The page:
Try working on a “Smart grid and a smart grip” on dealing with your employers? Aloha!

John Hoff, Lawai  

Ruling is a victory for cancer patients

As a cancer survivor,  Thursday’s decision by the U.S. Supreme Court to uphold the federal health care law ensures that critical protections benefiting cancer patients will be implemented.

It prohibits insurance companies from denying coverage to people with a pre-existing condition and requires insurers to provide consumers with easy-to-understand summaries about their coverage.

It will also require health plans in the individual market to offer essential benefits needed to prevent and treat a serious condition such as cancer.

The ruling also preserves vital provisions in the health care law that are already in effect and that are improving the ability of people with cancer and their families to access needed care by ensuring that proven cancer screenings such as mammograms and colonoscopies are offered at not cost to patients, eliminating arbitrary dollar limits on coverage that can suddenly end care and prohibiting insurance companies from unfairly revoking coverage when a person gets sick.

Now that the Supreme Court has ruled, it is time for all of our elected officials in Hawai‘i to work together in a bipartisan effort to implement the health care law as strongly as possible for cancer patients, survivors and their families.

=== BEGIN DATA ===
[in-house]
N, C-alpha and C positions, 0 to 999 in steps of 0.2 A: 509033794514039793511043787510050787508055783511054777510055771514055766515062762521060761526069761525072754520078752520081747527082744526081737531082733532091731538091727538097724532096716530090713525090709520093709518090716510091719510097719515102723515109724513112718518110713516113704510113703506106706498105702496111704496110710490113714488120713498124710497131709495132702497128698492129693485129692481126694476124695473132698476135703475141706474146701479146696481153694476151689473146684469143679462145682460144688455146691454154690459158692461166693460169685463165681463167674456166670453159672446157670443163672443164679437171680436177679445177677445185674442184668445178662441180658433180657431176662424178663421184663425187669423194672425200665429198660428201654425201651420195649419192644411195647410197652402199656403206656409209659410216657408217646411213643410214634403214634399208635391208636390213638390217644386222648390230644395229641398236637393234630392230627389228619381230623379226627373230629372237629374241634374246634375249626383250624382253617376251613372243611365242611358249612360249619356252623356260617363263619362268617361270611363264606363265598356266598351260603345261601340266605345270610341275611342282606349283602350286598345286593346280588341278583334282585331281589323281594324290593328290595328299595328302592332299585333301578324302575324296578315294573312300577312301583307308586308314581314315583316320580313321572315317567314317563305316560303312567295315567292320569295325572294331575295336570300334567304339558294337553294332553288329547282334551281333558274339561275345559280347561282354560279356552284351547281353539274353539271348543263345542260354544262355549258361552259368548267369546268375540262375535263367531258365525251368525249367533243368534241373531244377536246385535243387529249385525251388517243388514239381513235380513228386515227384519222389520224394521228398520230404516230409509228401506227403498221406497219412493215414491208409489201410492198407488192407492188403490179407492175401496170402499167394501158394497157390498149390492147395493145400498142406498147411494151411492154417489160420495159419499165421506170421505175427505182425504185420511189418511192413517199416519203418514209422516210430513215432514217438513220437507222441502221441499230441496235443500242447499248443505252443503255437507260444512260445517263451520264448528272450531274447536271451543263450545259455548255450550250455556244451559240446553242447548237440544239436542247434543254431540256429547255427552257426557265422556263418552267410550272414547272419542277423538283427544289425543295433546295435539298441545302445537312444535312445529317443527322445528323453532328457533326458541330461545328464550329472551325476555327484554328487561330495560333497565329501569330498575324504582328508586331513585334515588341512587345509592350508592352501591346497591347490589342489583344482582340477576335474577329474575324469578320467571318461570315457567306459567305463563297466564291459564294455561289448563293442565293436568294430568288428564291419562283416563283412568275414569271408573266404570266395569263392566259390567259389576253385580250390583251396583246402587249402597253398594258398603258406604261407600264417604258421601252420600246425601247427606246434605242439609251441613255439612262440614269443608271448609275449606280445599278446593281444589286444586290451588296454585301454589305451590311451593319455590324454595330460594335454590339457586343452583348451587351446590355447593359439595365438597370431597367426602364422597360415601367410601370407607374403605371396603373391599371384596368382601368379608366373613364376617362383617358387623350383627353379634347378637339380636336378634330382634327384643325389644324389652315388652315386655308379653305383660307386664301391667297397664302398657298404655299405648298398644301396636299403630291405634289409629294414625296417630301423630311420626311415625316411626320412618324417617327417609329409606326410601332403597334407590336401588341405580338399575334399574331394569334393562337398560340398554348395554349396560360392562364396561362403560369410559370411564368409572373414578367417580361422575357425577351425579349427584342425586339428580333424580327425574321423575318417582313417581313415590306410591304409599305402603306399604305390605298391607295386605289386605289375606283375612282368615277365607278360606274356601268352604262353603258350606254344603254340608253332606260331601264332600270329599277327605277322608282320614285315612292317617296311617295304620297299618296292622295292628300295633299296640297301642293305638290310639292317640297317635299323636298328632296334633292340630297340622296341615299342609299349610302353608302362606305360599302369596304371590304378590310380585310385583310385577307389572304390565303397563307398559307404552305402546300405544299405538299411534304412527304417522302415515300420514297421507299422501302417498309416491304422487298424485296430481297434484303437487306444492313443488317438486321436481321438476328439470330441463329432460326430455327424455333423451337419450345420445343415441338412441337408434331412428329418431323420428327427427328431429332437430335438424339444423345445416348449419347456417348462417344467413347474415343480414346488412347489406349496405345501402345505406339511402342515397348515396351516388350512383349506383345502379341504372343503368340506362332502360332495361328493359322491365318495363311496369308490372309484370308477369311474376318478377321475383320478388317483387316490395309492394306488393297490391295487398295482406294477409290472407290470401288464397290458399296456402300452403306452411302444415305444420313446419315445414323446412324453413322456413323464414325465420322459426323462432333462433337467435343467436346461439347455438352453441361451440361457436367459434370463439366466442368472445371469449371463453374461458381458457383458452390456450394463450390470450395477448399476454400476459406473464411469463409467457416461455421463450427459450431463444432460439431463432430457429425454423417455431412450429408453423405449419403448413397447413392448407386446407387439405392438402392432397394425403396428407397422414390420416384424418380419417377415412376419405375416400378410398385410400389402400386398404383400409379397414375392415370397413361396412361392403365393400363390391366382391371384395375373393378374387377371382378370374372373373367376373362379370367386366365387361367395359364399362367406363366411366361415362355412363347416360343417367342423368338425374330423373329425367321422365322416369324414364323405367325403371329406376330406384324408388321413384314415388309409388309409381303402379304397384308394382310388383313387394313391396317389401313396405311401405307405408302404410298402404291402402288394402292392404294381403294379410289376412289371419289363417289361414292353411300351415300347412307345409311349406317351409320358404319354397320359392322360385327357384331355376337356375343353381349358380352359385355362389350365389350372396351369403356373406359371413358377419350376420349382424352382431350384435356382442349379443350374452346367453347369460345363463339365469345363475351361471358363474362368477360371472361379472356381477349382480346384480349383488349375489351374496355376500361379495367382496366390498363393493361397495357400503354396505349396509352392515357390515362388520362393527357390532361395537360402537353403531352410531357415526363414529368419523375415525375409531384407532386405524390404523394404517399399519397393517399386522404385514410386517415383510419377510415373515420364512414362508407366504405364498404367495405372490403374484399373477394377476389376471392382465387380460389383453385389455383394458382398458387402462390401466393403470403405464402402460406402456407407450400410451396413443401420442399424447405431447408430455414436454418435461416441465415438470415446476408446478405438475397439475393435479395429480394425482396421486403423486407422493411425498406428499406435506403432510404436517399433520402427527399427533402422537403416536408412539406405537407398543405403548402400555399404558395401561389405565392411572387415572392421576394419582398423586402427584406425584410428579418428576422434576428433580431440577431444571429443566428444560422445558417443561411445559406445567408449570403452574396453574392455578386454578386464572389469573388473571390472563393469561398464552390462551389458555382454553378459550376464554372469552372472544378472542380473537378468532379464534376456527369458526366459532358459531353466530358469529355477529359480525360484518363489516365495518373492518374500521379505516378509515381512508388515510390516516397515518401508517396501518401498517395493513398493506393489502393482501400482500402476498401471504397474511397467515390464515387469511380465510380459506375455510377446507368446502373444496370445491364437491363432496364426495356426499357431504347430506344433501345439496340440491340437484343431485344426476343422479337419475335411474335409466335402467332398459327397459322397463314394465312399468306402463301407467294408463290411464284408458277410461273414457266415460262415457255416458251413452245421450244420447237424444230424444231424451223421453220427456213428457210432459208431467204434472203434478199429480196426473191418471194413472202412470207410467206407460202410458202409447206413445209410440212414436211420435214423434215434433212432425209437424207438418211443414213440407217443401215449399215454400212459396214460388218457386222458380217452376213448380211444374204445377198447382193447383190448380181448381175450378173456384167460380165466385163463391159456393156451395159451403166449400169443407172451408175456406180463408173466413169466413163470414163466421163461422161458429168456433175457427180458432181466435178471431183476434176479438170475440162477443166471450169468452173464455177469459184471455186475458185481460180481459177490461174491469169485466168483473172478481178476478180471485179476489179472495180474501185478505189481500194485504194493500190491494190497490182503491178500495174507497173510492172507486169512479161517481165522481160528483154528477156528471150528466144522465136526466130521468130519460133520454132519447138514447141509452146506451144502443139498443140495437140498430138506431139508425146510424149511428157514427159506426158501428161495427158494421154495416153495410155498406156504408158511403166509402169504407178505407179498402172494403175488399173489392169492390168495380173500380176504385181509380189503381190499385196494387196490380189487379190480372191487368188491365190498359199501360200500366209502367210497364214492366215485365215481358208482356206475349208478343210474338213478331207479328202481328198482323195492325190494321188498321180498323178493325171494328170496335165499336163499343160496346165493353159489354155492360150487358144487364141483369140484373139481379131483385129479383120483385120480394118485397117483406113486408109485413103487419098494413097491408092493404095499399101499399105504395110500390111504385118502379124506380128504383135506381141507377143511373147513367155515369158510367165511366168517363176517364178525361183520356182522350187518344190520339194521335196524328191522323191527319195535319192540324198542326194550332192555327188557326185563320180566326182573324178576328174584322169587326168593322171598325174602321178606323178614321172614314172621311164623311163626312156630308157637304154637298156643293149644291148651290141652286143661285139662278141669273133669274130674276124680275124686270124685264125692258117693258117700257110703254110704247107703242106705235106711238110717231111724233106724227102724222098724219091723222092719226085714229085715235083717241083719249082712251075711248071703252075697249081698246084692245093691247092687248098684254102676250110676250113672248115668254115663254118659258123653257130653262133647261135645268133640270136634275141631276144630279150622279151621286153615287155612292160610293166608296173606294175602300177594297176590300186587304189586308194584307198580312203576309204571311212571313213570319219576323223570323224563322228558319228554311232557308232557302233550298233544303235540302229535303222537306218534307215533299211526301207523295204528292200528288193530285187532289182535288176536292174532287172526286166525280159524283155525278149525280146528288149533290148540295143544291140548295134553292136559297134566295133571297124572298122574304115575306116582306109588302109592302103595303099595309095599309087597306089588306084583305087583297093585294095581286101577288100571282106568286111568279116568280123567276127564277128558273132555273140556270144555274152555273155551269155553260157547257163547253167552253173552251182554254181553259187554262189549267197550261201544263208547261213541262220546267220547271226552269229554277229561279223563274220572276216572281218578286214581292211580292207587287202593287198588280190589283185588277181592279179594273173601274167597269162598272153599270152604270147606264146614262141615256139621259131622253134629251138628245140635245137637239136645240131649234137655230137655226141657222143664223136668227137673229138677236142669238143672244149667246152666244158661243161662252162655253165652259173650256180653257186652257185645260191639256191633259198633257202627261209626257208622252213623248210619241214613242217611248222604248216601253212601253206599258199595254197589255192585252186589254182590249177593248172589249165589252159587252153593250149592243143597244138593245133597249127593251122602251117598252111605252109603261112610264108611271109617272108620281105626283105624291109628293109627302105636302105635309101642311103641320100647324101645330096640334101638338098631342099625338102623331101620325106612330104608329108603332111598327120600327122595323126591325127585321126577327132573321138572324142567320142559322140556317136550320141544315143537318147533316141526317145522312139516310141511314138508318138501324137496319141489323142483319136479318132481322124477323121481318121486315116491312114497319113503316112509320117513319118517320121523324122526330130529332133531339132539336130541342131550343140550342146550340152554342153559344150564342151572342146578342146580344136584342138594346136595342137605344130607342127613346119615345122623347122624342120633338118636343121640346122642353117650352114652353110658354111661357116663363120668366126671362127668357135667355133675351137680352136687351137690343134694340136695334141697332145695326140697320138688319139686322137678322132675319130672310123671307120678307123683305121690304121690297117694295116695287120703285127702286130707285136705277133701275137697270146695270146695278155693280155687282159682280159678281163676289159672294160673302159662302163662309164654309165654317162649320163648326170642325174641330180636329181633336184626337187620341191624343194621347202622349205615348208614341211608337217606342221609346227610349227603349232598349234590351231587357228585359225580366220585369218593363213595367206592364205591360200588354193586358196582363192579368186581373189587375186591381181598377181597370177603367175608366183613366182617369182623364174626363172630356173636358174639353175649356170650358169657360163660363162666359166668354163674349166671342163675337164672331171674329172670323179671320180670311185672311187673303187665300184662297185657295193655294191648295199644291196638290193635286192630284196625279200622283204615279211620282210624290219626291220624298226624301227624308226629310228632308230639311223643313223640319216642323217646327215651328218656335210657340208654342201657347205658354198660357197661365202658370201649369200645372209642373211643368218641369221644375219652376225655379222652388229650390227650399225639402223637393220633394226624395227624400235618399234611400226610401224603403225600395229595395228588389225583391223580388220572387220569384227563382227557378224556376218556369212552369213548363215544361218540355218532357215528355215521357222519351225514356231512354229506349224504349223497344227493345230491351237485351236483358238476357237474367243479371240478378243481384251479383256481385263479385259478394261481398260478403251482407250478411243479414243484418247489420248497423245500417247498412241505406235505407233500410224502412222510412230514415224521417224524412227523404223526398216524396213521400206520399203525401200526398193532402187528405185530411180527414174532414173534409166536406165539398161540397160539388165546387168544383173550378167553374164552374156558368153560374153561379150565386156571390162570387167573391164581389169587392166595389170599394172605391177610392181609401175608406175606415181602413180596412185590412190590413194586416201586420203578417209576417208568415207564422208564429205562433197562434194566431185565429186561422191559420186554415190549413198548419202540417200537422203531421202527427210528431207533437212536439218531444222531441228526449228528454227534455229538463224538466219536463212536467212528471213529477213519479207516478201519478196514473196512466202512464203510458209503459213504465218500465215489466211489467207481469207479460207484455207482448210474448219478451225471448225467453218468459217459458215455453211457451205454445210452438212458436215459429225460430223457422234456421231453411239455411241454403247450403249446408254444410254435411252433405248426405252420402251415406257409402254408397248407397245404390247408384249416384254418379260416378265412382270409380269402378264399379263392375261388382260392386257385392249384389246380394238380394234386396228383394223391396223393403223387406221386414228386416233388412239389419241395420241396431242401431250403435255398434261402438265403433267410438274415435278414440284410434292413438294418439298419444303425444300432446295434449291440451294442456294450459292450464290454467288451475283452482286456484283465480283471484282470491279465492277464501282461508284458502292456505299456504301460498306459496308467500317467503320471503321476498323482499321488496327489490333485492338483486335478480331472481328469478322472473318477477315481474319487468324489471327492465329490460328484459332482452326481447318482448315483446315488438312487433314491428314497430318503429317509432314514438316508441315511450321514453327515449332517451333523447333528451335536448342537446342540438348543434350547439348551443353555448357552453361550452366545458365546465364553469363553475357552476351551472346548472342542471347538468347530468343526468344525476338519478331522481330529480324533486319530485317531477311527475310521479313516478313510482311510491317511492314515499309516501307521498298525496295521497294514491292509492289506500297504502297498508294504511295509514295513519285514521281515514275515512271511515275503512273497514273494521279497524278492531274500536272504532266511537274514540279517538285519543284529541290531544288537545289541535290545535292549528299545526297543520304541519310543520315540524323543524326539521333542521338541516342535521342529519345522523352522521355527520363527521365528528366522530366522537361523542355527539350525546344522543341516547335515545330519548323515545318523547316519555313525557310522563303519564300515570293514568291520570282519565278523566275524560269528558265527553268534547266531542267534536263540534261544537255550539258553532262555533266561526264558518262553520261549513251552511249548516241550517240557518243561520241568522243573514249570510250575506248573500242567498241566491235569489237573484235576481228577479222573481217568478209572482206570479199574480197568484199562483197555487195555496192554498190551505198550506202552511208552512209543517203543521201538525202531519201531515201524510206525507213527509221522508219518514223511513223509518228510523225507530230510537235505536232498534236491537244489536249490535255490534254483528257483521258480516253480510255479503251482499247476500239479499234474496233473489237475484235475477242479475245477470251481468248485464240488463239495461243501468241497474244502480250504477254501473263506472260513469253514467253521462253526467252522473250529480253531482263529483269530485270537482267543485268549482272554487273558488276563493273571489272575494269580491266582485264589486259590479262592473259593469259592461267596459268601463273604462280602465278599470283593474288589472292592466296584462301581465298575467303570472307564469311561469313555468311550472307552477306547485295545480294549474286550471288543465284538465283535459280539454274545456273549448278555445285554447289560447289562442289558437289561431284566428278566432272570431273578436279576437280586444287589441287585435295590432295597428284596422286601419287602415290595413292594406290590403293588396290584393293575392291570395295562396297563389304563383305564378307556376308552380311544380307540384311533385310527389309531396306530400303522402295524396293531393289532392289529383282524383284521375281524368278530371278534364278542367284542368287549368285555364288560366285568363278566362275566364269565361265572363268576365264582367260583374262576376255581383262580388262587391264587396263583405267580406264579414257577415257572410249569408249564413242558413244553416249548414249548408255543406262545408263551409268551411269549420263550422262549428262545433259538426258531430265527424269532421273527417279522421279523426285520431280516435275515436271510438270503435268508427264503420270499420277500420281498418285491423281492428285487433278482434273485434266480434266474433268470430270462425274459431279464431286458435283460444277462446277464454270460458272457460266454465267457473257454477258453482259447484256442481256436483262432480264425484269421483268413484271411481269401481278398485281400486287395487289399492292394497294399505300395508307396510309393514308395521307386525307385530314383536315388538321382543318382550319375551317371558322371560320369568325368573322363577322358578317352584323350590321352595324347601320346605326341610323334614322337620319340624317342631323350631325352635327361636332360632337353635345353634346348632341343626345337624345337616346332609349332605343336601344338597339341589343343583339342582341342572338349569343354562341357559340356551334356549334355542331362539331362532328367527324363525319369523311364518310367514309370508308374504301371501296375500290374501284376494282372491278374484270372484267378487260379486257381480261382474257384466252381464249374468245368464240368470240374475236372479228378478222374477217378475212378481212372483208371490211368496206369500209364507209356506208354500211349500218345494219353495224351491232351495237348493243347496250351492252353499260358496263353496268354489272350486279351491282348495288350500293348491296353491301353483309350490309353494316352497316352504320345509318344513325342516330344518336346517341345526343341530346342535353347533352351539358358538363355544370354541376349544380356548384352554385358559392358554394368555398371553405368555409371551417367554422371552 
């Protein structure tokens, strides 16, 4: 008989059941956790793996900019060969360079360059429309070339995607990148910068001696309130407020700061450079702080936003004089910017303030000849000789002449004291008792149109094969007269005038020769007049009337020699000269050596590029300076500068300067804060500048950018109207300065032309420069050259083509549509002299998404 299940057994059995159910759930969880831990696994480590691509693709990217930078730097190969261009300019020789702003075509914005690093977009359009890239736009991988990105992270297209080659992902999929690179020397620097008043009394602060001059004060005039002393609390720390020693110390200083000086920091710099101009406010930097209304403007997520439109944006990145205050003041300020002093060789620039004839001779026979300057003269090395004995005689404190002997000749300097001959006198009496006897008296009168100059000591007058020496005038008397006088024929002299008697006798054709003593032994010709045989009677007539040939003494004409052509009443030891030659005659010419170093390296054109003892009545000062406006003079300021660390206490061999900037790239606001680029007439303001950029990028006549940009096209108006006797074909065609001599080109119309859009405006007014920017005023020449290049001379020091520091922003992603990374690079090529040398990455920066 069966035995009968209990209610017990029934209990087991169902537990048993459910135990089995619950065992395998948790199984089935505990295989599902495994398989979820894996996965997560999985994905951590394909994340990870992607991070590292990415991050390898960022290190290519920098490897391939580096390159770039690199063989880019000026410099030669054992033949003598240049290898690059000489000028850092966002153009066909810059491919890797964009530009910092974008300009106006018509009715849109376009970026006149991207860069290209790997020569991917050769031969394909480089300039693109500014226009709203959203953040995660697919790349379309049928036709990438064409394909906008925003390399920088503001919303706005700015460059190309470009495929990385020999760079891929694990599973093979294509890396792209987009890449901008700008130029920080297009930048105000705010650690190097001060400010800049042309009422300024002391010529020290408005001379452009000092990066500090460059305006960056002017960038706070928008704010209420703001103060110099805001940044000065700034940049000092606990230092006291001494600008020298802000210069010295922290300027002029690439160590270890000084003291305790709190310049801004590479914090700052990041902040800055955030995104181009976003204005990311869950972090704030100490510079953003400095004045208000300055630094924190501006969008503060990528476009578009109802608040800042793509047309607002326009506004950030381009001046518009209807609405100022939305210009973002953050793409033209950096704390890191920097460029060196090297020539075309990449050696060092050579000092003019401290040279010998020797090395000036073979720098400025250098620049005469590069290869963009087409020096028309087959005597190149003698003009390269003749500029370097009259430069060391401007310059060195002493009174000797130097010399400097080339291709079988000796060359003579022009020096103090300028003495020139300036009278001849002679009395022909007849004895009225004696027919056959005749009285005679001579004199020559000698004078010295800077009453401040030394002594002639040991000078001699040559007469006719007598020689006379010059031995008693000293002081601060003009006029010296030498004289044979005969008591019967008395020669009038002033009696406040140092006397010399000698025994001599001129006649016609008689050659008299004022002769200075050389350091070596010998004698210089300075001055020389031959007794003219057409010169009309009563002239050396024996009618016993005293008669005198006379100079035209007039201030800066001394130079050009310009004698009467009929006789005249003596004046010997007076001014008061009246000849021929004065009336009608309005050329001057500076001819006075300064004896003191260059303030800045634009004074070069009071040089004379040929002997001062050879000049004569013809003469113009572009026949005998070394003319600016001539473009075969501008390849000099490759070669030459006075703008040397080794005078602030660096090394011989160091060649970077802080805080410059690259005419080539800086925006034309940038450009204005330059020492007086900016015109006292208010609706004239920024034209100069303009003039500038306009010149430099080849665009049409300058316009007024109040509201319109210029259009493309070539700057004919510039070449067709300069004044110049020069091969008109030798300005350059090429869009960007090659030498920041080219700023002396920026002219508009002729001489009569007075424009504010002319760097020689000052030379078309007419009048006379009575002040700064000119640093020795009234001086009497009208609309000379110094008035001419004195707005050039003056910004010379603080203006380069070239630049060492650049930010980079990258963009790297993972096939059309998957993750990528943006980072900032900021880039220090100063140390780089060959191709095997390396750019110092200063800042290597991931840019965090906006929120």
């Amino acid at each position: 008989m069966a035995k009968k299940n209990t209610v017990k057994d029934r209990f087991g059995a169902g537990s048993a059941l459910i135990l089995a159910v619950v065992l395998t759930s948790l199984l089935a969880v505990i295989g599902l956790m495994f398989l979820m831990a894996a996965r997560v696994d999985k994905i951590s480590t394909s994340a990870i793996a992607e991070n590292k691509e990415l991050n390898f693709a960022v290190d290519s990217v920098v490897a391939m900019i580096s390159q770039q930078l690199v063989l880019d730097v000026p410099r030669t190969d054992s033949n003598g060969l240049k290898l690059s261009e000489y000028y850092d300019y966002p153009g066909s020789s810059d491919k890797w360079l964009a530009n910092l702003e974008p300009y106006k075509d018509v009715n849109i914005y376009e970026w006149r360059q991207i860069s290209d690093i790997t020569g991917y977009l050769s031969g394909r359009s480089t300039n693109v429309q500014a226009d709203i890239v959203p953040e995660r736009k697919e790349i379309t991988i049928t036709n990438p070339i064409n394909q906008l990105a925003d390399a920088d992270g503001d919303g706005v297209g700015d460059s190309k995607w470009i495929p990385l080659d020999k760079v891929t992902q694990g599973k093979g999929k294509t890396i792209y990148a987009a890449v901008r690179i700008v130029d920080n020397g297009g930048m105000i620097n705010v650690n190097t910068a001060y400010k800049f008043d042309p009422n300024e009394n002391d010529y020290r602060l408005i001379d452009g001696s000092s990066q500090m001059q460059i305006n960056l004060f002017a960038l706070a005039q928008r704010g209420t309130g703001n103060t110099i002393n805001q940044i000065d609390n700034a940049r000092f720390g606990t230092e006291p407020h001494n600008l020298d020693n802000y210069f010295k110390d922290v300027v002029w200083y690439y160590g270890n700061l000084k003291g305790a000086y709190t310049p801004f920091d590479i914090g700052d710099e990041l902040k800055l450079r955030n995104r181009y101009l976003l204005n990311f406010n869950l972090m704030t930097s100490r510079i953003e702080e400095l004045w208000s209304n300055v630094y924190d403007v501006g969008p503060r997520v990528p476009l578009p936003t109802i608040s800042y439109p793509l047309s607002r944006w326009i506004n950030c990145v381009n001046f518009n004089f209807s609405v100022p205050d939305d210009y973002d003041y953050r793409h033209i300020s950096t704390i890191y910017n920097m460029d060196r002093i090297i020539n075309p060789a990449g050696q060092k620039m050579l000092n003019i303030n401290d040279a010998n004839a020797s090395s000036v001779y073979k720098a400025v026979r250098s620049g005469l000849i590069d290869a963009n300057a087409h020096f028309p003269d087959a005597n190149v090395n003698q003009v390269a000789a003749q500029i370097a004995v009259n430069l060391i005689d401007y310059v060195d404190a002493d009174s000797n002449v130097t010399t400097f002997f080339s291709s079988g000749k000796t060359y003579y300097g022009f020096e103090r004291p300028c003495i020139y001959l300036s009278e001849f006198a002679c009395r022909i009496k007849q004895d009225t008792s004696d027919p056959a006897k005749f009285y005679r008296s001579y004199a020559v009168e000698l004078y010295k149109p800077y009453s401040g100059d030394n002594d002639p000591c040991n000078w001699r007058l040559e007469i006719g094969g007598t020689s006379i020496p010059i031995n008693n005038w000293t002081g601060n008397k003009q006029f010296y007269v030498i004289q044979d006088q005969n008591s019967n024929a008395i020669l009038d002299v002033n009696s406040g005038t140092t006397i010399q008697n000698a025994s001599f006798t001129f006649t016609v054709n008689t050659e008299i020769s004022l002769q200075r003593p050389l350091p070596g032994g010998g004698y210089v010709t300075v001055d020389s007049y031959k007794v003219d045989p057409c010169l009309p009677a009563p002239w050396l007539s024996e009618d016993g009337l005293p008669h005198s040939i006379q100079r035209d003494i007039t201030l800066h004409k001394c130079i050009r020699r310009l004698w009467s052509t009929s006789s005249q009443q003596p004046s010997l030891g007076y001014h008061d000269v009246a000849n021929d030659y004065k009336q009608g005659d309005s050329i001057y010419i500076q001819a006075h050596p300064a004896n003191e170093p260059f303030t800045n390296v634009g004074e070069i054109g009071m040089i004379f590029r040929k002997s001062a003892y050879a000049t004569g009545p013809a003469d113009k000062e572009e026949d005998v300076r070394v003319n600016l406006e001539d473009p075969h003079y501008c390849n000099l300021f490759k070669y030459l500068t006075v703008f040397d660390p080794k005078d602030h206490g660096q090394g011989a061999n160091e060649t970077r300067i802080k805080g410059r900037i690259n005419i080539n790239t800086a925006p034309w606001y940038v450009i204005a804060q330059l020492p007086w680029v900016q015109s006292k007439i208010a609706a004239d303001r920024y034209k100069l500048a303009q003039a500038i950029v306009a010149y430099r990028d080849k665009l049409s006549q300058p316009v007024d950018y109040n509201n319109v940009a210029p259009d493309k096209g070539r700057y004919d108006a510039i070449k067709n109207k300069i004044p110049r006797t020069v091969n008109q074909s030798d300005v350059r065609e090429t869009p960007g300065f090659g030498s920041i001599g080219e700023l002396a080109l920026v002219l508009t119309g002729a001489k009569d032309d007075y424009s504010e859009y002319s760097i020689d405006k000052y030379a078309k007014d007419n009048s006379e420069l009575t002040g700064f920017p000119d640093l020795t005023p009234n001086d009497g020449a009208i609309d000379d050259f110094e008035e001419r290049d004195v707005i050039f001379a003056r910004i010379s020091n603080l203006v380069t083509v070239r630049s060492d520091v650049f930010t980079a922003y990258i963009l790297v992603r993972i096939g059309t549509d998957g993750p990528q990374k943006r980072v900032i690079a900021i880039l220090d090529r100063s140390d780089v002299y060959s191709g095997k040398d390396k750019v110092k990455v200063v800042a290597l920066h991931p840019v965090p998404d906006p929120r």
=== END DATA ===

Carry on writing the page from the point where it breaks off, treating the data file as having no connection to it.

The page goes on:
Bernie Sakoda,

State Lead Ambassador, American Cancer Society Cancer Action Network


Auwe – shame!

 “Ha‘ole Free Kaua‘i.” This is the sign I just saw in the front window of a pick up truck at the intersection of Kuamo‘o Road and Kuhio Highway, printed in bold lime green letters, inside of super-dark tinted glass.  

Really, is this not 2012?  Instead, I think the sign should be changed (and window tinting removed) to a message that reads: Kaua‘i Free of bigotry, racism, discrimination, ignorance and racial purity.  

Ironically, as a white Kaua‘i resident with family immigrant roots (who should care about the color of my skin?), and just returning from volunteering my time to record a PSA for a local non-profit, this sense of pure, unadulterated idiocy is absolutely staggering.  

When will people understand that children learn what they are carefully taught? Continuing to espouse such divisive, ugly, judgmental and racist views does nothing for the human condition but continue its mistakes.  

How about true respect for all, self-love and love for others, your fellow man, ‘ohana, neighbors and all that we share this Earth with.

No one gets a do-over, so you better do right while you navigate your path on this planet. Show respect for others and you will find respect yourself, which has nothing to do with the color of your skin or to whom you are born.

I would instead choose “Ignorant Free Kaua‘i.”

Jeff Demma, Wailua

Entertained by Rosen, Mann

Kudos to Kimo Rosen and Michael Mann for keeping this newspaper interesting. Sort of a two-man editorial board.  

I don’t always agree with what they say, but I certainly enjoy how they say it.

Raley Peterson, Pendleton, Ore.